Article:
Cigars, Part XIII
Selecting Cigar Accoutrement
On more than one occasion, a hotel manager has insisted that it is not necessary to spend money on new ashtrays and lighters when setting up a cigar bar. “Simply use what we already have,” they told me. The problem here was that what they had was designed for cigarettes.
Cigars are bigger than cigarettes; they will cause small ashtrays to tip and they produce ash in far larger quantities than a cigarette ashtray can cope with. You will disturb the smoker if you keep changing the ashtray every few minutes. It makes no sense investing a large amount in a stock of fine cigars, only to skimp on the details. So, here are a few things to consider:
Fine china ashtrays come in many attractive designs, while crystal remains a classy choice. Never wash your ashtrays in a dishwasher. There is nothing worse than being served food and finding flecks of ash on your plate, glass or fork. Also, if your ashtray is ceramic and has fine gold detailing, this will wear away in the dishwasher. Crystal will go milky and become rough. Wash the ashtray by hand. Steam it under the espresso machine if it goes dull and buff it with a dry cloth – it will return to a brilliant shine. (This trick once fooled a GM into thinking I had bought new ashtrays without asking.)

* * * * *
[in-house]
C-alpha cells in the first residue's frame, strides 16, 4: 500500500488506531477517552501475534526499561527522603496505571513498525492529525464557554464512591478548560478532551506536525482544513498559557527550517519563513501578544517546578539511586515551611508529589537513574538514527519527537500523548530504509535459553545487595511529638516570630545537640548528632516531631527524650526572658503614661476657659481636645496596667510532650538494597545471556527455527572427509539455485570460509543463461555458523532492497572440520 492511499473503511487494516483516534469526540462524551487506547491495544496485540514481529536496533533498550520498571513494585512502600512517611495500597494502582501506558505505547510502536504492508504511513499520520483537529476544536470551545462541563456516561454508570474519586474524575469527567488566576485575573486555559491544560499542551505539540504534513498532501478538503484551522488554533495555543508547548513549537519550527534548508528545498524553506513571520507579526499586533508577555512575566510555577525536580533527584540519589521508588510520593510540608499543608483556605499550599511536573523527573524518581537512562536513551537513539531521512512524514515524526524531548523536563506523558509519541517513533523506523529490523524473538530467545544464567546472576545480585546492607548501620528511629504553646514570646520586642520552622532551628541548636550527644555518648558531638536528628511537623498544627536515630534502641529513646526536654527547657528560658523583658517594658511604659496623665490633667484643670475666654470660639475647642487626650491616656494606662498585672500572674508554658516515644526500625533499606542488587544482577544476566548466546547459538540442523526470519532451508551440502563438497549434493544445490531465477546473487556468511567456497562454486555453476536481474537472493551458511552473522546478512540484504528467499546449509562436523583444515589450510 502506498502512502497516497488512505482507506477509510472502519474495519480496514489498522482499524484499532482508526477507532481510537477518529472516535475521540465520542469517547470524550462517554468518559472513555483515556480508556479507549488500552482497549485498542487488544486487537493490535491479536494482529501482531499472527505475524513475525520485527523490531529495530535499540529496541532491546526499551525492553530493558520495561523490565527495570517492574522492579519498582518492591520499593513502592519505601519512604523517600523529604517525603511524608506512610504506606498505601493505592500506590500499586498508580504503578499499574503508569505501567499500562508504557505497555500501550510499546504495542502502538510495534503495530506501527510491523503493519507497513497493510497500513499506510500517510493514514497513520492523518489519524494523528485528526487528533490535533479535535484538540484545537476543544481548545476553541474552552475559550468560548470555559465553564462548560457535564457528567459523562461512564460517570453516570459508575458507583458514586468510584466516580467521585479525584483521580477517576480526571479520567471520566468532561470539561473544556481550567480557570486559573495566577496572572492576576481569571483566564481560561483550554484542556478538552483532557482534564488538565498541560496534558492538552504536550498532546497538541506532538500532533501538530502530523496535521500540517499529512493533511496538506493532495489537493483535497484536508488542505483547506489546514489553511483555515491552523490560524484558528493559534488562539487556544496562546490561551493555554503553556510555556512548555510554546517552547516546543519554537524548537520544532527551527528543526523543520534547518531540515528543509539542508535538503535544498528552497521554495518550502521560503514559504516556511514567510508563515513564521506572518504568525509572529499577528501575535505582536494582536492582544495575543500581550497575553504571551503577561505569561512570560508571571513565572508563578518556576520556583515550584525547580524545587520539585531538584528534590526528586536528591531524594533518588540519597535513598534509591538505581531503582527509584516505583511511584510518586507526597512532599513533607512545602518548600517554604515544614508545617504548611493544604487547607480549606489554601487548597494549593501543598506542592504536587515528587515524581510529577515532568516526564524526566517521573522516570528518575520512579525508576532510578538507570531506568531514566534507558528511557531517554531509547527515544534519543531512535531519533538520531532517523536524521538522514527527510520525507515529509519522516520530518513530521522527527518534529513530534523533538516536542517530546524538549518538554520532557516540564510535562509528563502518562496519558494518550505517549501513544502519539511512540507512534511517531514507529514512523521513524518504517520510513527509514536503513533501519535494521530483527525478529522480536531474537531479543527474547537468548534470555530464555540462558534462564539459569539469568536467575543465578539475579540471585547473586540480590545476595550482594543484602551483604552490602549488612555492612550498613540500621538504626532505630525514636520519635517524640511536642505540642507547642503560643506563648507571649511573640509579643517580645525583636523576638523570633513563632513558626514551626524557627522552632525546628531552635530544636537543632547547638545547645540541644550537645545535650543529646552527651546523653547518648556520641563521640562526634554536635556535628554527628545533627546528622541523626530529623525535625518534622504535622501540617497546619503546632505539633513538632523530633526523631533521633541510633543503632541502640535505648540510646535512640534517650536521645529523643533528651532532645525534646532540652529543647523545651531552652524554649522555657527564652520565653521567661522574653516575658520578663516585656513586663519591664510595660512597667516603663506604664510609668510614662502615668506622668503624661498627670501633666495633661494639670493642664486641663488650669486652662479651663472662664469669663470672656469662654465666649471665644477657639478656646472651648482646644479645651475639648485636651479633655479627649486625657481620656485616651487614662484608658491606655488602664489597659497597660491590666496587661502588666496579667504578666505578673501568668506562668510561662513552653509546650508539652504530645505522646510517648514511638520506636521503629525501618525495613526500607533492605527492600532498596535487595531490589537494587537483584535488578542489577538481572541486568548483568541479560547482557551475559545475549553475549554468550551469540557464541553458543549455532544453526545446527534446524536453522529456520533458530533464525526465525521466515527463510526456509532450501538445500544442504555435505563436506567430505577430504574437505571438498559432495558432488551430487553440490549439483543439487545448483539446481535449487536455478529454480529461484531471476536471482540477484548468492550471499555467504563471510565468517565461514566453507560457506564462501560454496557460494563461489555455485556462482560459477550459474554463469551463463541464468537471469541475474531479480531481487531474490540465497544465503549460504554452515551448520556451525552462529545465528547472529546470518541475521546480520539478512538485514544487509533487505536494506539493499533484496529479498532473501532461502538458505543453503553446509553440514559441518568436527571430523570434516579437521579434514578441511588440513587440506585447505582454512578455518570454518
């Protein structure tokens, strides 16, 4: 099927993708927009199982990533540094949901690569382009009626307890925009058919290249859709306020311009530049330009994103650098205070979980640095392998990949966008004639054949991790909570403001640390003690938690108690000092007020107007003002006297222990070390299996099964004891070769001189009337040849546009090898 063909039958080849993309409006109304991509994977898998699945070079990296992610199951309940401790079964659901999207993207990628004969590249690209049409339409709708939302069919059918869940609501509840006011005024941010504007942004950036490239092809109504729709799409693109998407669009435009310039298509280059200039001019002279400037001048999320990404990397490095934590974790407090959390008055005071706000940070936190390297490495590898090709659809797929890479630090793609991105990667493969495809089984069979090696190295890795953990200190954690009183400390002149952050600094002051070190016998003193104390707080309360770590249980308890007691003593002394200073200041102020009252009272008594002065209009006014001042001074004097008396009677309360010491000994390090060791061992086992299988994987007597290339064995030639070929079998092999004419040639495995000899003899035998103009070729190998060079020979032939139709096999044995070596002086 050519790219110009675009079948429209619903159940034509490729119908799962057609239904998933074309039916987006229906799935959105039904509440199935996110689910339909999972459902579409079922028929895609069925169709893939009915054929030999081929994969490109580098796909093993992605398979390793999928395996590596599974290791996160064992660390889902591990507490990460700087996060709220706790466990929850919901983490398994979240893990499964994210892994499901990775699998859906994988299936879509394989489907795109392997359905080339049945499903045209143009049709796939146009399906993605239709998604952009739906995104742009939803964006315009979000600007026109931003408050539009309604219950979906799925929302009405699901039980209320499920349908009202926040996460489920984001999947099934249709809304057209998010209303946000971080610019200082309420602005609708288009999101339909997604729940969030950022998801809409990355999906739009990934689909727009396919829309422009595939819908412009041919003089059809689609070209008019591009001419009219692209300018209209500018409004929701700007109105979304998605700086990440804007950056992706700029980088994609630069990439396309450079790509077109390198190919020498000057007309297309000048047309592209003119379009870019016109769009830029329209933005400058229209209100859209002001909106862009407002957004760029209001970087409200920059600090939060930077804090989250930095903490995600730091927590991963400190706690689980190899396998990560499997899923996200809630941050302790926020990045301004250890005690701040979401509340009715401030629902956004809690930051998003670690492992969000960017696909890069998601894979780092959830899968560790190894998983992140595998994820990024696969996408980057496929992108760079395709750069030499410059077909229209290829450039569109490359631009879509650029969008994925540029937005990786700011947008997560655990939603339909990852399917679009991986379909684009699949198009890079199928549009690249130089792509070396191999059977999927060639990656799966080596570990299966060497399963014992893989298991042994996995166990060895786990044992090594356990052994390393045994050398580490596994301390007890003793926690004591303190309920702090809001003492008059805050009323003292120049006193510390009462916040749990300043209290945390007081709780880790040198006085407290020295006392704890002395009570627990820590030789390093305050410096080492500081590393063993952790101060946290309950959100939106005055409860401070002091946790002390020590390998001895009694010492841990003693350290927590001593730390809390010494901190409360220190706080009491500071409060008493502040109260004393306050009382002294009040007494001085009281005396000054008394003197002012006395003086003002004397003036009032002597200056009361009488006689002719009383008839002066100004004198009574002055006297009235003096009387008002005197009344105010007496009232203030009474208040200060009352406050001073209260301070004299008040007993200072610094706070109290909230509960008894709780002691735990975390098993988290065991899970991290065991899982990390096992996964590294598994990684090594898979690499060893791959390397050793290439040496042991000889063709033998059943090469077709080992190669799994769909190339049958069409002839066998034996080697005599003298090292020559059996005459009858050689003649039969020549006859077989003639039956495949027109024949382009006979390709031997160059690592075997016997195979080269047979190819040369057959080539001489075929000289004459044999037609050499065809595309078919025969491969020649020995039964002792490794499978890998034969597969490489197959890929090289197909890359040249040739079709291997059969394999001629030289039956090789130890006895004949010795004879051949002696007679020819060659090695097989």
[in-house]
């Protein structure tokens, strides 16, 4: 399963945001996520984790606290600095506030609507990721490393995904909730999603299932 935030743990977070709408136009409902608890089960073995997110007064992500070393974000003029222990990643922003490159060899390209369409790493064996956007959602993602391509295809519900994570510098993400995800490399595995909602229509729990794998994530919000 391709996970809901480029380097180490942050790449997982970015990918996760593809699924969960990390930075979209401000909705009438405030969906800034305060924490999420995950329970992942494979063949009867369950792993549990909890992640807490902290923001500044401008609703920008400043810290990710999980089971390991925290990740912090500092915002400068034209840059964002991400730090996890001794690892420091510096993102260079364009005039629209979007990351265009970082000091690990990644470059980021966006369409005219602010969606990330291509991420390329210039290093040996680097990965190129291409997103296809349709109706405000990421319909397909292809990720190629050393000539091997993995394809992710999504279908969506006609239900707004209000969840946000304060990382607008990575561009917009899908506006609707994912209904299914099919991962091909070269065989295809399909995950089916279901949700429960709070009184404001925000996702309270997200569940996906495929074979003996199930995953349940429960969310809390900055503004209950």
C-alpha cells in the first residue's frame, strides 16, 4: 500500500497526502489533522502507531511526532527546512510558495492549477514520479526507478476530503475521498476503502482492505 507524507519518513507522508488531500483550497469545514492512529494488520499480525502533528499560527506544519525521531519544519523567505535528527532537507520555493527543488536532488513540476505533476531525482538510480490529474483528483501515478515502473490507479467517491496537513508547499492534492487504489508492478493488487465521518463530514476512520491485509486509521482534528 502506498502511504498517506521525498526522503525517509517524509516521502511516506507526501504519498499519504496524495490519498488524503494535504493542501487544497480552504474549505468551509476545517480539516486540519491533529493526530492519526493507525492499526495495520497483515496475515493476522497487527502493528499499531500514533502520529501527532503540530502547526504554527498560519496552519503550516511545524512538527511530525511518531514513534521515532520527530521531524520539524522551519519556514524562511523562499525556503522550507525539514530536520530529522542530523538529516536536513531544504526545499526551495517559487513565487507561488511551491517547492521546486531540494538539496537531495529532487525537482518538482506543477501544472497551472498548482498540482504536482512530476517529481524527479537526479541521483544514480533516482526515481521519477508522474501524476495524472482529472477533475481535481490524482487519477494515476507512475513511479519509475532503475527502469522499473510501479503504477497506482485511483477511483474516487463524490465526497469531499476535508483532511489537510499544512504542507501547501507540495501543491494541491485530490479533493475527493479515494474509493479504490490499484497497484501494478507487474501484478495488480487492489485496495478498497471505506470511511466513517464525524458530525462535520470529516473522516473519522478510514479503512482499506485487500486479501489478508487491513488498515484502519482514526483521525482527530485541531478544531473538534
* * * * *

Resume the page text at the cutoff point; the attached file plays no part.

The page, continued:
There is only one modern option for lighting a cigar and that is a butane gas lighter. These produce a blue flame in a tight jet with a soft roar. The gas is odourless, can heat the foot of the cigar quickly and is the only thing that will light a cigar on a windy day (useful for lighting stubborn candles too.) Do not be tempted to buy a cheap knockoff. I can tell you from experience that it will not last in a commercial environment. There can be few things more embarrassing in service than trying to light a cigar in front of a guest and having your lighter play up. If your property will not invest in a quality lighter, why not consider buying your own? If you get a good one, look after it and don’t loan it out to all and sundry. It will not let you down or run out of gas at an inopportune moment. Remember that if the flame is not blue, the gas is not pure and will contaminate the cigar with fuel odours. Cigarette lighters are therefore out of the question.